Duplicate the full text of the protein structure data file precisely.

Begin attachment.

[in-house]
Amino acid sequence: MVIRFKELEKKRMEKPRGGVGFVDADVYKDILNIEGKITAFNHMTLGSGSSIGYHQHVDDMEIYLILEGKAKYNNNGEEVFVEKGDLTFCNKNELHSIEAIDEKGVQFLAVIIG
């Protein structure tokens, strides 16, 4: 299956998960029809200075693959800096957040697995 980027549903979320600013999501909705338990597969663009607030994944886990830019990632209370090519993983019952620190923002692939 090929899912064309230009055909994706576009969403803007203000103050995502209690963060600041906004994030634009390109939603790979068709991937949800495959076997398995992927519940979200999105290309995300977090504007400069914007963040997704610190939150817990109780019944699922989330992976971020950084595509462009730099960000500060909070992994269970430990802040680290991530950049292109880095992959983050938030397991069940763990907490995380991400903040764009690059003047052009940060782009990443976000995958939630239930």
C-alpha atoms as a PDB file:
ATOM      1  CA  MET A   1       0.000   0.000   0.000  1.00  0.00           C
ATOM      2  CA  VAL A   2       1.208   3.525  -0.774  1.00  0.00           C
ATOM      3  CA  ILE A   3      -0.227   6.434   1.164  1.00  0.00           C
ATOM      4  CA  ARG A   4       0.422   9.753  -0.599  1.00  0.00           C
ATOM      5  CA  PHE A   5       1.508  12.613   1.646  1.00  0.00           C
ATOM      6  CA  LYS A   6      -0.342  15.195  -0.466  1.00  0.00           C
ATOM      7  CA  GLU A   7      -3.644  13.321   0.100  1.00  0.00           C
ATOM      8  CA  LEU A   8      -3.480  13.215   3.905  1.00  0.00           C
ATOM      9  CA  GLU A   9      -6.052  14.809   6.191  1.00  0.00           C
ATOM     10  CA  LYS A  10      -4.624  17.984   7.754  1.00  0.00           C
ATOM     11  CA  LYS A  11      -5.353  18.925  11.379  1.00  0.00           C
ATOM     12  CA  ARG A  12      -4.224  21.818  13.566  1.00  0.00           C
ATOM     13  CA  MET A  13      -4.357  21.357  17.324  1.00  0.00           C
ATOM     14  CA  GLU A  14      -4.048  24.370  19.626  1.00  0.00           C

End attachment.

[in-house]
Amino acid sequence: MVIRFKELEKKRMEKPRGGVGFVDADVYKDILNIEGKITAFNHMTLGSGSSIGYHQHVDDMEIYLILEGKAKYNNNGEEVFVEKGDLTFCNKNELHSIEAIDEKGVQFLAVIIG
């Protein structure tokens, strides 16, 4: 299956998960029809200075693959800096957040697995 980027549903979320600013999501909705338990597969663009607030994944886990830019990632209370090519993983019952620190923002692939 090929899912064309230009055909994706576009969403803007203000103050995502209690963060600041906004994030634009390109939603790979068709991937949800495959076997398995992927519940979200999105290309995300977090504007400069914007963040997704610190939150817990109780019944699922989330992976971020950084595509462009730099960000500060909070992994269970430990802040680290991530950049292109880095992959983050938030397991069940763990907490995380991400903040764009690059003047052009940060782009990443976000995958939630239930």
C-alpha atoms as a PDB file:
ATOM      1  CA  MET A   1       0.000   0.000   0.000  1.00  0.00           C
ATOM      2  CA  VAL A   2       1.208   3.525  -0.774  1.00  0.00           C
ATOM      3  CA  ILE A   3      -0.227   6.434   1.164  1.00  0.00           C
ATOM      4  CA  ARG A   4       0.422   9.753  -0.599  1.00  0.00           C
ATOM      5  CA  PHE A   5       1.508  12.613   1.646  1.00  0.00           C
ATOM      6  CA  LYS A   6      -0.342  15.195  -0.466  1.00  0.00           C
ATOM      7  CA  GLU A   7      -3.644  13.321   0.100  1.00  0.00           C
ATOM      8  CA  LEU A   8      -3.480  13.215   3.905  1.00  0.00           C
ATOM      9  CA  GLU A   9      -6.052  14.809   6.191  1.00  0.00           C
ATOM     10  CA  LYS A  10      -4.624  17.984   7.754  1.00  0.00           C
ATOM     11  CA  LYS A  11      -5.353  18.925  11.379  1.00  0.00           C
ATOM     12  CA  ARG A  12      -4.224  21.818  13.566  1.00  0.00           C
ATOM     13  CA  MET A  13      -4.357  21.357  17.324  1.00  0.00           C
ATOM     14  CA  GLU A  14      -4.048  24.370  19.626  1.00  0.00           C